Cover of the Armenian version of the Armenian National Constitution (read online)
English version by Harry Finnis Blosse Lynch (1901)
Ottoman Turkish version from the Düstur

The Armenian National Constitution (Armenian: Հայ ազգային սահմանադրութիւն, romanizedHay azkayin sahmanatroutioun; French: Constitution nationale arménienne) or Regulation of the Armenian Nation (Ottoman Turkish: نظامنامهٔ ملّت ارمنیان, romanizedNizâmnâme-i Millet-i Ermeniyân) was the 1863 Ottoman Empire-approved form of the "Code of Regulations" composed of 150 articles which define the powers of Patriarch (position in Ottoman Millet) and newly formed "Armenian National Assembly".[1] This code is still active among Armenian Church in diaspora.[1] The Ottoman Turkish version was published in the Düstur.[2]

The document itself was called a "constitution" in Armenian, while the Ottoman Turkish version was instead called a "regulation" on the millet.[2]


Hatt-ı Hümayun's (1856) organisation to bring equality among millets also brought the discontent of the Armenian Patriarchate.[3] Before the Hatt-ı Hümayun, the Armenian Patriarch was not only the spiritual leader of the community, but its secular leader (of all Armenians - the Armenian nation) as well. The Patriarch could at will dismiss the Bishops and his jurisdiction extended to 50 areas. The revolutionary Armenians wanted to abolish what they saw as oppression by the nobility, drawing up a new `National Regulation'.[3] The "Code of Regulations" (1860) was drafted by members of the Armenian intelligentsia (Dr. Nahabet Rusinian, Dr. Servichen, Nigoghos Balian, Krikor Odian and Krikor Margosian). They primarily sought to define the powers of Patriarch.

Finally the Council accepted the draft regulation on May 24, 1860, and presented it to the Sublime Porte (Bâb-ı Âli). The government of Sultan Abdülaziz ratified it (with some minor changes) by a firman on March 17, 1863, and made it effective. The Armenian National Constitution (Ottoman Turkish:"Nizâmnâme-i Millet-i Ermeniyân") was Ottoman Empire approved form of the "Code of Regulations" composed of 150 articles which defined the powers of Patriarch (his position in Ottoman Millet) and newly formed "Armenian National Assembly".[1]

The Armenian Patriarch began to share his powers with the Armenian National Assembly and limited by the Armenian National Constitution. He perceived the changes as erosion of his community.[3]

It defined the condition of Armenians within the state, but also it had regulations defining the authority of the Patriarch. The constitution of Armenian National Assembly seen as a milestone by progressive Armenians. It attempted to define Armenia as a modern nation. The reforms which resulted in the Armenian National Assembly came about as individual Armenians and pressure group complained frequently for assistance against injustices perpetuated by the Kurds (seen as feudal) and corrupt officialdom. At the beginning the relations were positive but in the 1860s, the Ottomans, having crushed Kurdish resistance, no longer needed Armenian support, and the Empire became less responsive to Armenian claims.[4]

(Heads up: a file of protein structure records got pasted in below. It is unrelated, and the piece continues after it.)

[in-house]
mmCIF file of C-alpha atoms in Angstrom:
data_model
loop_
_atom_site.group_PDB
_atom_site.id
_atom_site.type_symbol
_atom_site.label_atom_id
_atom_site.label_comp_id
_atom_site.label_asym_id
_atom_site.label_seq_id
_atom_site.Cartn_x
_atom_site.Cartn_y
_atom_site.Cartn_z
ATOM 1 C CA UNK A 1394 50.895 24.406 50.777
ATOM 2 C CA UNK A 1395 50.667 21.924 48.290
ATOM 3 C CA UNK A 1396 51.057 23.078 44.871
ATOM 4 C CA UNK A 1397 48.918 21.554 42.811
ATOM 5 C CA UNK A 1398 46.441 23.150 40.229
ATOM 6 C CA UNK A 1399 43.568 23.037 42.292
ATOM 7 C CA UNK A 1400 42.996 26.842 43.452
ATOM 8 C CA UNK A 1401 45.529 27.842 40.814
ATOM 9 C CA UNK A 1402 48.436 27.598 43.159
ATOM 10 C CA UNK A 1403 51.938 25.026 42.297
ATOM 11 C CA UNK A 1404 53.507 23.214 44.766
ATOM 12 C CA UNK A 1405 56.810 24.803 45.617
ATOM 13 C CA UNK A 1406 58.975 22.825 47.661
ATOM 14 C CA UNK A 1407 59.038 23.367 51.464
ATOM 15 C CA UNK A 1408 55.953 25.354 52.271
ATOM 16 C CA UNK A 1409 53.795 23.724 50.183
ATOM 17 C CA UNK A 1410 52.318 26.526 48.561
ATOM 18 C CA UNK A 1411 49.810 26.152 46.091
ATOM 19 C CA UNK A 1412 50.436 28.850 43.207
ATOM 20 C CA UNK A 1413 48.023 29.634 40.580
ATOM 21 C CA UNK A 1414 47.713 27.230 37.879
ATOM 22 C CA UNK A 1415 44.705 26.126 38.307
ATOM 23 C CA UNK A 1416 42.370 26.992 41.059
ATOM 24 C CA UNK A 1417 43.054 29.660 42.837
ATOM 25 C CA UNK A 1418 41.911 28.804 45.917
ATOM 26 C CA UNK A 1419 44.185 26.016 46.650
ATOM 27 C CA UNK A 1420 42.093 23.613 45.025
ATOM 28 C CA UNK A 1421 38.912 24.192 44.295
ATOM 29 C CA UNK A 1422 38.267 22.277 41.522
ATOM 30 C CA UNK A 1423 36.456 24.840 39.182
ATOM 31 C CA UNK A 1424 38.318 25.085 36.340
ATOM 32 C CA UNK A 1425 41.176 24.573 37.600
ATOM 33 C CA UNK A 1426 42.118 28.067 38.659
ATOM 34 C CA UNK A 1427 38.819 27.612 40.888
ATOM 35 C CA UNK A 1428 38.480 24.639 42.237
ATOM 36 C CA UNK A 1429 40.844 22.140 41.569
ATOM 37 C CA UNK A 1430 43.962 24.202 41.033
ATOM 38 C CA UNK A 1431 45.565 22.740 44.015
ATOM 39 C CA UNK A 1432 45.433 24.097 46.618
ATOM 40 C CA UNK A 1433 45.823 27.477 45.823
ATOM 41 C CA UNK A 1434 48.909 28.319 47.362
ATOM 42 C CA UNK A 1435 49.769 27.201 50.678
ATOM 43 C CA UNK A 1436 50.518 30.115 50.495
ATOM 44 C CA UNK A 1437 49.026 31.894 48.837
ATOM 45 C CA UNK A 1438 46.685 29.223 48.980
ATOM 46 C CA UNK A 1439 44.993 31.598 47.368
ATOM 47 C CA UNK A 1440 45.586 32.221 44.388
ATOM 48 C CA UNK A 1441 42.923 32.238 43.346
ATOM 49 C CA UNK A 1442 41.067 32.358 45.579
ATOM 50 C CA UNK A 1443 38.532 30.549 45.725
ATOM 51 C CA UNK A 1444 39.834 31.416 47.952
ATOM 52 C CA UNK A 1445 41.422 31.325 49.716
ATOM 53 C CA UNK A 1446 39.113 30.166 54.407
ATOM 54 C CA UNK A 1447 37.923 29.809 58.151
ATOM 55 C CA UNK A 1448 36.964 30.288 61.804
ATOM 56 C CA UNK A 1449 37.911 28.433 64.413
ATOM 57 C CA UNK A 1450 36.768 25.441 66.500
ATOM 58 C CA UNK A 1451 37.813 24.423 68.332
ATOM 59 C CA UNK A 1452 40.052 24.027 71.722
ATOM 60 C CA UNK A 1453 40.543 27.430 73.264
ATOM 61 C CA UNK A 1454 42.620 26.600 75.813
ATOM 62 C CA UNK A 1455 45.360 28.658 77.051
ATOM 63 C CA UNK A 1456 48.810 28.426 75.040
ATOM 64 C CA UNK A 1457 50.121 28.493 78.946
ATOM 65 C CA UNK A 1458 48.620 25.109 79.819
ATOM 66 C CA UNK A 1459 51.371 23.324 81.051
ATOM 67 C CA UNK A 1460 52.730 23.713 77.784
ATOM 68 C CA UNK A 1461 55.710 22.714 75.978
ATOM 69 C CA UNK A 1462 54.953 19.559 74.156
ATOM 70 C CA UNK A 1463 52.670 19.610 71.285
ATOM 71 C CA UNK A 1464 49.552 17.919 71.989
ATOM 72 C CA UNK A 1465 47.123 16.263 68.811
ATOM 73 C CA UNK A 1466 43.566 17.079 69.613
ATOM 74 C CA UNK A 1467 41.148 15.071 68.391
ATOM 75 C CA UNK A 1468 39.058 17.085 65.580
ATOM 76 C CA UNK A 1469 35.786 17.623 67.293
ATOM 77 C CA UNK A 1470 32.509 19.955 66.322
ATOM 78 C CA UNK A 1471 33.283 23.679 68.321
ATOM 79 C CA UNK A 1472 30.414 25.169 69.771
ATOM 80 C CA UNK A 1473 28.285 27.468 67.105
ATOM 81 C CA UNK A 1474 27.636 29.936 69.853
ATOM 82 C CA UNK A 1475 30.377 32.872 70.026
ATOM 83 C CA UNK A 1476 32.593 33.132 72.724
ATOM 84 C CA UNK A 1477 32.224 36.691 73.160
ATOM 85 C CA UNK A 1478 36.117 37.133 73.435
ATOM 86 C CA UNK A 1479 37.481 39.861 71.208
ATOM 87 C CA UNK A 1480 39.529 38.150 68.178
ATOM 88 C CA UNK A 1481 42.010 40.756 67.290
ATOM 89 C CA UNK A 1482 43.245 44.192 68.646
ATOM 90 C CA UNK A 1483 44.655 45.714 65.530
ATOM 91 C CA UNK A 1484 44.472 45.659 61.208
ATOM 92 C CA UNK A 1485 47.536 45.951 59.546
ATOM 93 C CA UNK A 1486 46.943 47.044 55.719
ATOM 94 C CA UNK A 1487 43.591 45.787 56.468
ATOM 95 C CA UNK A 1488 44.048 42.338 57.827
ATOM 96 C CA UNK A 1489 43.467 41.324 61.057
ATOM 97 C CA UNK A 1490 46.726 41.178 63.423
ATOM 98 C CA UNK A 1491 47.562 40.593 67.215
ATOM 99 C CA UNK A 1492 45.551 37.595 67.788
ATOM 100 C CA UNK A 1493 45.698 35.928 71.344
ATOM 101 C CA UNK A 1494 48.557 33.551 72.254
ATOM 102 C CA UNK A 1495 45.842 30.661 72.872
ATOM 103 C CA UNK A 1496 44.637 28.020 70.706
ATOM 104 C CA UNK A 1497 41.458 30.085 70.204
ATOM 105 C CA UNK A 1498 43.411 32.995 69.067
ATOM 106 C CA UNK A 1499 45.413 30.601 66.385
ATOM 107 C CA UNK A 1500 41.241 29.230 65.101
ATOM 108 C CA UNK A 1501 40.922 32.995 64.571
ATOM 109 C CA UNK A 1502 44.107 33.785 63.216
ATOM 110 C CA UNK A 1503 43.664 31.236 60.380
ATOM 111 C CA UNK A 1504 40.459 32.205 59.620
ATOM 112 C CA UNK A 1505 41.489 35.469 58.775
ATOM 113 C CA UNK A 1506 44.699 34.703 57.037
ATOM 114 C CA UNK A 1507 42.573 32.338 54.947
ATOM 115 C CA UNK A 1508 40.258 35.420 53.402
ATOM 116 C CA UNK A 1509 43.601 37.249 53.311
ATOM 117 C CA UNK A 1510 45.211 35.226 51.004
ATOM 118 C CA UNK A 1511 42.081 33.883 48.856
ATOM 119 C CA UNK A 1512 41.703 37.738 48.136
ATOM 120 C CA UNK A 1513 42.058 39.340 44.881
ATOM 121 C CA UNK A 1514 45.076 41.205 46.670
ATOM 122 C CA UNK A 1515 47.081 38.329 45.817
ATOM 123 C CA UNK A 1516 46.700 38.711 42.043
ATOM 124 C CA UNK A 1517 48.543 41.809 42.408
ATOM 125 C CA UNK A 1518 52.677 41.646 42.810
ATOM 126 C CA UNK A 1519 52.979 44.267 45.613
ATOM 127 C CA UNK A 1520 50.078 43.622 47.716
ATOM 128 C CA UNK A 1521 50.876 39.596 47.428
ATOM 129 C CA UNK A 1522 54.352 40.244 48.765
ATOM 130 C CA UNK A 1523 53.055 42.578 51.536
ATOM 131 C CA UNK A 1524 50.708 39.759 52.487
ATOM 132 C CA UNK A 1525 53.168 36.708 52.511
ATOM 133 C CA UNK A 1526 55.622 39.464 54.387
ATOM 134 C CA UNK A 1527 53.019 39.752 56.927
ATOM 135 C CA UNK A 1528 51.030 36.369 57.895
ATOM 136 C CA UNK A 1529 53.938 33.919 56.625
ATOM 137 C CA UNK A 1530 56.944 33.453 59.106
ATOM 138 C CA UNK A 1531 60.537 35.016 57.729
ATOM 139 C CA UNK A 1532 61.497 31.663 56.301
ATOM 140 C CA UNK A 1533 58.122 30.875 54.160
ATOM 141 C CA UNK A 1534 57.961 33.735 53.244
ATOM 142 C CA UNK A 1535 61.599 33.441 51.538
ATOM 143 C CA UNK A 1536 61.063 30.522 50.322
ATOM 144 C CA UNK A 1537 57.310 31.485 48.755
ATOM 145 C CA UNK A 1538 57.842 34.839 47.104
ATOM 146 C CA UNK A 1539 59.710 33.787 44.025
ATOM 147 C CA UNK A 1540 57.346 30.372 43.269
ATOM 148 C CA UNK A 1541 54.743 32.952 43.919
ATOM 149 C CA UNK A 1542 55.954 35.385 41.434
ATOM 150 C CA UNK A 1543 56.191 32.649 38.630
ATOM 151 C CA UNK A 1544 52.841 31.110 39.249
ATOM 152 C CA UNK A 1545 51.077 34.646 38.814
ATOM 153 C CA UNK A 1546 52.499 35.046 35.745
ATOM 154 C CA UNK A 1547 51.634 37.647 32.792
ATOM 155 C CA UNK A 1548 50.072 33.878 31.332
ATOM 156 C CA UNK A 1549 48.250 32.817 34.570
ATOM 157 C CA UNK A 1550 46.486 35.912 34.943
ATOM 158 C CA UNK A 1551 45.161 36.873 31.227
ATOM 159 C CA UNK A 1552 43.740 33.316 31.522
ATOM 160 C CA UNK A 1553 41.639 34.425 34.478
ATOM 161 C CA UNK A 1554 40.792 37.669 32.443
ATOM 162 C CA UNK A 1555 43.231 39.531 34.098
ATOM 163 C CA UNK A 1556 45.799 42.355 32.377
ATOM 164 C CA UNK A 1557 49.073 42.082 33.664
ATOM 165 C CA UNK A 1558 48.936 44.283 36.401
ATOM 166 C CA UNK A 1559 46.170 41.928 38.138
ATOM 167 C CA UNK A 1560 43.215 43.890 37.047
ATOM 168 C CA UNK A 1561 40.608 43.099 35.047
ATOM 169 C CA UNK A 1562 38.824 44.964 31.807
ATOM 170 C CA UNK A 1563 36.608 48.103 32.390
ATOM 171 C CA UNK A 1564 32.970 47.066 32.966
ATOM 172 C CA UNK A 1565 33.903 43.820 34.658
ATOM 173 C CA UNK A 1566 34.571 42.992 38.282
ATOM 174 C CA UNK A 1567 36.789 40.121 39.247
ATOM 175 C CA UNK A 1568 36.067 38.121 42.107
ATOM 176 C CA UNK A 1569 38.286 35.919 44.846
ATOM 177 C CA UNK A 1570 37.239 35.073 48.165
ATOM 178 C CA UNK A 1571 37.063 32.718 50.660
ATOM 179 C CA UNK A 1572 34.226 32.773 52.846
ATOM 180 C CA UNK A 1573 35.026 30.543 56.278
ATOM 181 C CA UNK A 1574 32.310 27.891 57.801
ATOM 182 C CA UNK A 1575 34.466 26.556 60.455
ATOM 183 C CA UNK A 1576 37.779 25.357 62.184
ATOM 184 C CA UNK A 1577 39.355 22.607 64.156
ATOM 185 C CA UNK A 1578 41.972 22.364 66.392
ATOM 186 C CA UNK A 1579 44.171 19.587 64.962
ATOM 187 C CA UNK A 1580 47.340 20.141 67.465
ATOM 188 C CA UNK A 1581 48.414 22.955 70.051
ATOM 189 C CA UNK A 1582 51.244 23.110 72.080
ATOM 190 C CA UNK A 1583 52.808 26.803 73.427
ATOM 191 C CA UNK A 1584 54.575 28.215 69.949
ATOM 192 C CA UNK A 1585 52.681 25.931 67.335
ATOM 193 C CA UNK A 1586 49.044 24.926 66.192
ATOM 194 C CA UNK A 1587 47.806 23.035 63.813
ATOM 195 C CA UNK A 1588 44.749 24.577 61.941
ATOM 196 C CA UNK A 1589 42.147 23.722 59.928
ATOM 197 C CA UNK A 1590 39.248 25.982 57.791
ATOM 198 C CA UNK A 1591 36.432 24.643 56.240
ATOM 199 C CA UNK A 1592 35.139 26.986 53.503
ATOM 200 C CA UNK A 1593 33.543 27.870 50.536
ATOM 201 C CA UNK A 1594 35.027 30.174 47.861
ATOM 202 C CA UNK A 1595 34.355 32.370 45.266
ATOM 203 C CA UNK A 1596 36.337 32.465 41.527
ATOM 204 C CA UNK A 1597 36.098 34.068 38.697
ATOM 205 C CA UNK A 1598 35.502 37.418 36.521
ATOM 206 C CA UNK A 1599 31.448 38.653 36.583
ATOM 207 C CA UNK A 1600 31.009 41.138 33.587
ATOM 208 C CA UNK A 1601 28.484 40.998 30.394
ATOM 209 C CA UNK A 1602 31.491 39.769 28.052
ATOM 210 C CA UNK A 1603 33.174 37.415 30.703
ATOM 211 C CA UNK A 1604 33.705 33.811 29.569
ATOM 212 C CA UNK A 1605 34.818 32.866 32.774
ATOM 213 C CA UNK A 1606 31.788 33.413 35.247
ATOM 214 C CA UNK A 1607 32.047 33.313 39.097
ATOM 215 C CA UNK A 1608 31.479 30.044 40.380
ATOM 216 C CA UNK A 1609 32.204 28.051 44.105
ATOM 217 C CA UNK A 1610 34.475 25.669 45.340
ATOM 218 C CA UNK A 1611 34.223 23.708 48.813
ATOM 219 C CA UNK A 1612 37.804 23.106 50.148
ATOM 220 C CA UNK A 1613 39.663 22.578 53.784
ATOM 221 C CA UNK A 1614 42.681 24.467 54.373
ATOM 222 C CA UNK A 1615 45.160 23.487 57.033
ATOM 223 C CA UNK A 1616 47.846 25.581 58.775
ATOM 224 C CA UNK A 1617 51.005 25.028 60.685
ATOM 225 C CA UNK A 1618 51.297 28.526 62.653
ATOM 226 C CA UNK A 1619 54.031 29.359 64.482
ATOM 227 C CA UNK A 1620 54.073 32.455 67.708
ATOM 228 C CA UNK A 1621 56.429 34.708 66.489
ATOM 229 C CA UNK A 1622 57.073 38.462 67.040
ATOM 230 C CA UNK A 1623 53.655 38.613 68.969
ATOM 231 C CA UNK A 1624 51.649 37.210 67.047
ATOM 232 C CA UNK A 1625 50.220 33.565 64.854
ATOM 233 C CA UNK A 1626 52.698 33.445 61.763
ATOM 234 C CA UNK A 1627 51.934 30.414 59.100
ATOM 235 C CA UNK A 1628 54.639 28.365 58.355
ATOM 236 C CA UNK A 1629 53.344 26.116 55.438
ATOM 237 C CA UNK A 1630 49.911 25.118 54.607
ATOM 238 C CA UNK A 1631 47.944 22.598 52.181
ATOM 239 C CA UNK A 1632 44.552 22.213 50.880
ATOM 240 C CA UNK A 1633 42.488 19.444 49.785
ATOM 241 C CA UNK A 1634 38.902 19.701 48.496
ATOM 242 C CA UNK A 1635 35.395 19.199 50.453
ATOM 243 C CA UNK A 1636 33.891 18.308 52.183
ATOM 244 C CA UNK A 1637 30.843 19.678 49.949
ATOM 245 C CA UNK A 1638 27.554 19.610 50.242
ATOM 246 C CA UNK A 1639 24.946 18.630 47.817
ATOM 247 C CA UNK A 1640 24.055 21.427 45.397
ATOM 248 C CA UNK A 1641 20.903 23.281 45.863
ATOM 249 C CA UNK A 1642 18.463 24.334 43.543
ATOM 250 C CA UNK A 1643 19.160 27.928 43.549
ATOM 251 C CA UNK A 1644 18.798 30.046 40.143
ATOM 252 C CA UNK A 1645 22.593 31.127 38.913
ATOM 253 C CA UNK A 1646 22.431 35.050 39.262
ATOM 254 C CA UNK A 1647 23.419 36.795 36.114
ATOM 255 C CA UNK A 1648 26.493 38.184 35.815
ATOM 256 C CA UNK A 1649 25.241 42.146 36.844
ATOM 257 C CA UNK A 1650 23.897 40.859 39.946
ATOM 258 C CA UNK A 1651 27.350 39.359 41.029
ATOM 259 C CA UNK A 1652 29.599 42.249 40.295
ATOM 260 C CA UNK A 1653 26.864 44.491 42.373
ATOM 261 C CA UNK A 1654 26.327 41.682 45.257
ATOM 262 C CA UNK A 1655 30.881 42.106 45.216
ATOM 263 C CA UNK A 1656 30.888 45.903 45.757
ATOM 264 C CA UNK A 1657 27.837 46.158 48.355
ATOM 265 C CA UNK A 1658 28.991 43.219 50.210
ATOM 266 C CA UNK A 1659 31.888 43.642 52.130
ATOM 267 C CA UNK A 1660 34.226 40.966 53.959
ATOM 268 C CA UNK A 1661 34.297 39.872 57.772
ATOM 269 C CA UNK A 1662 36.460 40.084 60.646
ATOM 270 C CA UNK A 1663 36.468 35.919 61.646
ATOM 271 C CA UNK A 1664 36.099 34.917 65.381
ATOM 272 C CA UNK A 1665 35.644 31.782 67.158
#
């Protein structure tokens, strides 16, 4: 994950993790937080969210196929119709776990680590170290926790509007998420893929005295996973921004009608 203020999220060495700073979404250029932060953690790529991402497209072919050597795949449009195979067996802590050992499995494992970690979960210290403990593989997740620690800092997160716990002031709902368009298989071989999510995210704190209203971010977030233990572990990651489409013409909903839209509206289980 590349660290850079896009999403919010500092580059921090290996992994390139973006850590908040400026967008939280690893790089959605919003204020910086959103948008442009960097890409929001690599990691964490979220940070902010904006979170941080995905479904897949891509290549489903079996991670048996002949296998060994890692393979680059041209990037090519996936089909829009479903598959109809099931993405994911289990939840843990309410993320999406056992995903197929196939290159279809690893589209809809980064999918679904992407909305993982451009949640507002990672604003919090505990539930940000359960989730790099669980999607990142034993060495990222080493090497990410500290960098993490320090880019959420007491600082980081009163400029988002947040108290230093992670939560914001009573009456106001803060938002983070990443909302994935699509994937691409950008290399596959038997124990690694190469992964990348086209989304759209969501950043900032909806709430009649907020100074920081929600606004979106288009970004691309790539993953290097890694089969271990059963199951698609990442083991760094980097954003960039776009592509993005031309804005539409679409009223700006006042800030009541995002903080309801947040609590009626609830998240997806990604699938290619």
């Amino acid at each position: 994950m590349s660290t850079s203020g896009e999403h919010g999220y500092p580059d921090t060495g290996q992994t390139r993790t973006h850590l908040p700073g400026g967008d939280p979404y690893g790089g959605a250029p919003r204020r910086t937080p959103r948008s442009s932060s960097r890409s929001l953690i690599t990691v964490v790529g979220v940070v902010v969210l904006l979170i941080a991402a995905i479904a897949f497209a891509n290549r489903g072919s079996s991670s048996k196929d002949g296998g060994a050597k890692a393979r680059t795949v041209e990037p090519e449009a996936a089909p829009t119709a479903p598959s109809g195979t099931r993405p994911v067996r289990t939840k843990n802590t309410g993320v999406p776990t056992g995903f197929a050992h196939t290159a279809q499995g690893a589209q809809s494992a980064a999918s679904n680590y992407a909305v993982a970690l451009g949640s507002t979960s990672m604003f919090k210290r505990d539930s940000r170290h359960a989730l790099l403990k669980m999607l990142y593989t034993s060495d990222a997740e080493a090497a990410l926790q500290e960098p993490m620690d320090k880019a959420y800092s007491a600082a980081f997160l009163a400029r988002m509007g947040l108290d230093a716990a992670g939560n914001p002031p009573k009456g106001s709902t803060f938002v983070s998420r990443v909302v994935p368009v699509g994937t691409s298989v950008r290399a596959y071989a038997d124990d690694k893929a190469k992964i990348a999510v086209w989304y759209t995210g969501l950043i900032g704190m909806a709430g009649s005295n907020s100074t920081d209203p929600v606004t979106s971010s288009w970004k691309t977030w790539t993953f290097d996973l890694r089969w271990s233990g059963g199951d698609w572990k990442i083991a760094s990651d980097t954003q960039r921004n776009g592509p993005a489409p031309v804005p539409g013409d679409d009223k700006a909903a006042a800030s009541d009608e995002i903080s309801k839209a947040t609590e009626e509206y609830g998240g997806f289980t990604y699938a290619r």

Henry Finnis Blosse Lynch, author of Armenia, Travels and Studies, wrote in the second volume, published in 1901, that the Armenian National Constitution was "practically in abeyance owing to the strained relations at present existing between the Palace and the Armenians."[5]



  1. ^ a b c Richard G. Hovannisian "The Armenian People from Ancient to Modern Times", page 198
  2. ^ a b Strauss, Johann (2010). "A Constitution for a Multilingual Empire: Translations of the Kanun-ı Esasi and Other Official Texts into Minority Languages". In Herzog, Christoph; Malek Sharif (eds.). The First Ottoman Experiment in Democracy. Wurzburg. p. 21-51.((cite book)): CS1 maint: location missing publisher (link) (info page on book at Martin Luther University) - Cited: p. 37 (PDF p. 39)
  3. ^ a b c Mekerditch-B. Dadian, "La société arménienne contemporaine", Revue des deux Mondes, June 1867, pp. 903-928, read online
  4. ^ Edmund Herzig "Armenians Past And Present In The Making Of National Identity A Handbook" page.75
  5. ^ H. F. B. Lynch, Vol. II, p. 467.

Further reading

Copies of the Armenian constitution: